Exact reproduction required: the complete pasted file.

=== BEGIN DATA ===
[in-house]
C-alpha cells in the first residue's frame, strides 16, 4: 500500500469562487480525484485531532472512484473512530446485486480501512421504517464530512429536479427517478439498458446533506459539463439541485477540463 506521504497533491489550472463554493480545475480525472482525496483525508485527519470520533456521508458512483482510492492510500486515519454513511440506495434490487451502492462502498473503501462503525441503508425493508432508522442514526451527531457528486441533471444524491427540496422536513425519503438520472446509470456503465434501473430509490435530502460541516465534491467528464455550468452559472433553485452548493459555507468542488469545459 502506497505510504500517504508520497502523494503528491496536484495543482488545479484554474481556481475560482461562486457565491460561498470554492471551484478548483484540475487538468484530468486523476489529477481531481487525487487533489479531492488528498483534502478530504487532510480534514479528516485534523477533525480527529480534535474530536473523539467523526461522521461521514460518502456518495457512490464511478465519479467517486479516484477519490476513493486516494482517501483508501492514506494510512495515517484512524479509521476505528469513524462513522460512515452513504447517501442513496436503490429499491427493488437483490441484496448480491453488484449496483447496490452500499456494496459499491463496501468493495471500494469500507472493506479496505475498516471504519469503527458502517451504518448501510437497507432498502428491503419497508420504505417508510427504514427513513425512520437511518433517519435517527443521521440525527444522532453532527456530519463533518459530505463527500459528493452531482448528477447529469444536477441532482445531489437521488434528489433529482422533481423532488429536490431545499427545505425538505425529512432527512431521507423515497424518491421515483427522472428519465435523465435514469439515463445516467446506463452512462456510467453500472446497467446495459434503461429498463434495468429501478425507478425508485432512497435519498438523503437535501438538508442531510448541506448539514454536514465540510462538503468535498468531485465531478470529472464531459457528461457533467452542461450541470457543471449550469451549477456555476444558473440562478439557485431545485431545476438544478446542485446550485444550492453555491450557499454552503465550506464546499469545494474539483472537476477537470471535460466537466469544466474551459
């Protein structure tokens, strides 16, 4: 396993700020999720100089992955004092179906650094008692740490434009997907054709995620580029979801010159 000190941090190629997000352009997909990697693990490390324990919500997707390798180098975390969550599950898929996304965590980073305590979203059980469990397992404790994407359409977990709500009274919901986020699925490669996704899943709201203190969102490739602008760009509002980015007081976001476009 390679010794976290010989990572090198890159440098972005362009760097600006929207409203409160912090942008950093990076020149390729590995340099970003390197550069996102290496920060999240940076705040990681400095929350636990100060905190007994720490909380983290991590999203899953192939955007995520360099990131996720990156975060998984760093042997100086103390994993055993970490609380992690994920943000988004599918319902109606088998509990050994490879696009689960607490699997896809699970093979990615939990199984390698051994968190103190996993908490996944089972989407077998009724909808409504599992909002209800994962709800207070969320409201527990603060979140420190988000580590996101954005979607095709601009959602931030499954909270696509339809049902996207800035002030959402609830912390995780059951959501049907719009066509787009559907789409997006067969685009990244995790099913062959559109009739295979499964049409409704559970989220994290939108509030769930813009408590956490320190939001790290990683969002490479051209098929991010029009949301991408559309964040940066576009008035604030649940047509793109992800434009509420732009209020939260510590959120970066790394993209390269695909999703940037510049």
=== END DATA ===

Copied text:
[in-house]
C-alpha cells in the first residue's frame, strides 16, 4: 500500500469562487480525484485531532472512484473512530446485486480501512421504517464530512429536479427517478439498458446533506459539463439541485477540463 506521504497533491489550472463554493480545475480525472482525496483525508485527519470520533456521508458512483482510492492510500486515519454513511440506495434490487451502492462502498473503501462503525441503508425493508432508522442514526451527531457528486441533471444524491427540496422536513425519503438520472446509470456503465434501473430509490435530502460541516465534491467528464455550468452559472433553485452548493459555507468542488469545459 502506497505510504500517504508520497502523494503528491496536484495543482488545479484554474481556481475560482461562486457565491460561498470554492471551484478548483484540475487538468484530468486523476489529477481531481487525487487533489479531492488528498483534502478530504487532510480534514479528516485534523477533525480527529480534535474530536473523539467523526461522521461521514460518502456518495457512490464511478465519479467517486479516484477519490476513493486516494482517501483508501492514506494510512495515517484512524479509521476505528469513524462513522460512515452513504447517501442513496436503490429499491427493488437483490441484496448480491453488484449496483447496490452500499456494496459499491463496501468493495471500494469500507472493506479496505475498516471504519469503527458502517451504518448501510437497507432498502428491503419497508420504505417508510427504514427513513425512520437511518433517519435517527443521521440525527444522532453532527456530519463533518459530505463527500459528493452531482448528477447529469444536477441532482445531489437521488434528489433529482422533481423532488429536490431545499427545505425538505425529512432527512431521507423515497424518491421515483427522472428519465435523465435514469439515463445516467446506463452512462456510467453500472446497467446495459434503461429498463434495468429501478425507478425508485432512497435519498438523503437535501438538508442531510448541506448539514454536514465540510462538503468535498468531485465531478470529472464531459457528461457533467452542461450541470457543471449550469451549477456555476444558473440562478439557485431545485431545476438544478446542485446550485444550492453555491450557499454552503465550506464546499469545494474539483472537476477537470471535460466537466469544466474551459
């Protein structure tokens, strides 16, 4: 396993700020999720100089992955004092179906650094008692740490434009997907054709995620580029979801010159 000190941090190629997000352009997909990697693990490390324990919500997707390798180098975390969550599950898929996304965590980073305590979203059980469990397992404790994407359409977990709500009274919901986020699925490669996704899943709201203190969102490739602008760009509002980015007081976001476009 390679010794976290010989990572090198890159440098972005362009760097600006929207409203409160912090942008950093990076020149390729590995340099970003390197550069996102290496920060999240940076705040990681400095929350636990100060905190007994720490909380983290991590999203899953192939955007995520360099990131996720990156975060998984760093042997100086103390994993055993970490609380992690994920943000988004599918319902109606088998509990050994490879696009689960607490699997896809699970093979990615939990199984390698051994968190103190996993908490996944089972989407077998009724909808409504599992909002209800994962709800207070969320409201527990603060979140420190988000580590996101954005979607095709601009959602931030499954909270696509339809049902996207800035002030959402609830912390995780059951959501049907719009066509787009559907789409997006067969685009990244995790099913062959559109009739295979499964049409409704559970989220994290939108509030769930813009408590956490320190939001790290990683969002490479051209098929991010029009949301991408559309964040940066576009008035604030649940047509793109992800434009509420732009209020939260510590959120970066790394993209390269695909999703940037510049």